In October, Melchert-Dinkel's defense attorney, Terry Watkins, filed written arguments with the court that sought to have the two charges dropped on free speech grounds.

In the document, Watkins argued that the online communications Melchert-Dinkel used when providing suicide advice was a form of constitutionally protected speech, and that the Minnesota statute criminalizing speech assisting suicide is unconstitutionally vague.

In his decision, Judge Neuville said that the protection of free speech does not extend to online speech that encourages activities that are defined as criminal offenses by state statute.

Minnesota State Statute states that, "Whoever intentionally advises, encourages or assists another in taking the other's own life may be sentenced to imprisonment for not more than 15 years or to payment of a fine of not more than $30,000, or both."

"It is unquestioned that the state has a compelling interest to protect and preserve life. Prohibiting persons from advising, encouraging, or aiding others to take their own life furthers the State's interest in protecting and preserving life," Judge Neuville wrote.

"[The statute] does not prevent people from expressing opinions or discussing suicide. Rather, the statute only criminalizes a narrow and precise type of speech, i.e., speech that intentionally and directly advises, encourages, or aids a specific person to end their own life. Thus, speech that directly encourages and imminently incites the act of suicide ... falls outside the protection of the First Amendment."

In response to Watkins' argument that the Minnesota statute criminalizing speech assisting suicide is unconstitutionally vague, Judge Neuville wrote that the statute "is definitive enough to allow an ordinary person to know what conduct it prohibits ... and it is not written in a way that encourages discriminatory enforcement. Therefore, the Court finds that [the statute] is not unconstitutionally vague according to the Constitutions of Minnesota and the United States."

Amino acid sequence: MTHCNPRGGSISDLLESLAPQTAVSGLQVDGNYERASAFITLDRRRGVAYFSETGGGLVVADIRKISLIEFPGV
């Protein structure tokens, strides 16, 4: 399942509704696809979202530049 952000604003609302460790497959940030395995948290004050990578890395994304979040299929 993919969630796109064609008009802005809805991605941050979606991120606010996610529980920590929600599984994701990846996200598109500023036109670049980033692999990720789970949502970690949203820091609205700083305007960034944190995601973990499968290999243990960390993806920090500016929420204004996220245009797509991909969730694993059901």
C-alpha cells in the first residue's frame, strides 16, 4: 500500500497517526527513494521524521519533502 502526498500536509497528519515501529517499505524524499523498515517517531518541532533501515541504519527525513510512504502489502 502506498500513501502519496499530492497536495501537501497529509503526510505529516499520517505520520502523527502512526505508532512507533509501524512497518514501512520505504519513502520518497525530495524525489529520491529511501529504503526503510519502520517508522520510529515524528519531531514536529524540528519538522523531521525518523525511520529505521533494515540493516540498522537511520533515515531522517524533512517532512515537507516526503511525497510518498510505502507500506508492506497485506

Alex Schadenberg, the chairman of the euthanasia prevention coalition, said that, "William Melchert-Dinkel should be prosecuted and sentenced as if he were sitting with Nadia Kajouji and encouraging or counseling her to commit suicide," and welcomed the judge's ruling as a sign that "sanity is prevailing."

Schadenberg observed that Melchert-Dinkel "is not the only one who is perpetrating these crimes for their own sick gains upon depressed and vulnerable people," and said that the law must deal with internet suicide predators.

"Melchert-Dinkel committed a heinous crime when he took advantage of Kajouji, a depressed first year student at Carlton University, and convinced her that suicide was the best course of action.

"It is the same as pushing a person off a cliff," Schadenberg stated.

Melchert-Dinkel has entered a preliminary plea of not guilty and requested a jury trial. The next court hearing is set for November 19.

Contact: Thaddeus M. Baklinski

Publish Date: November 10, 2010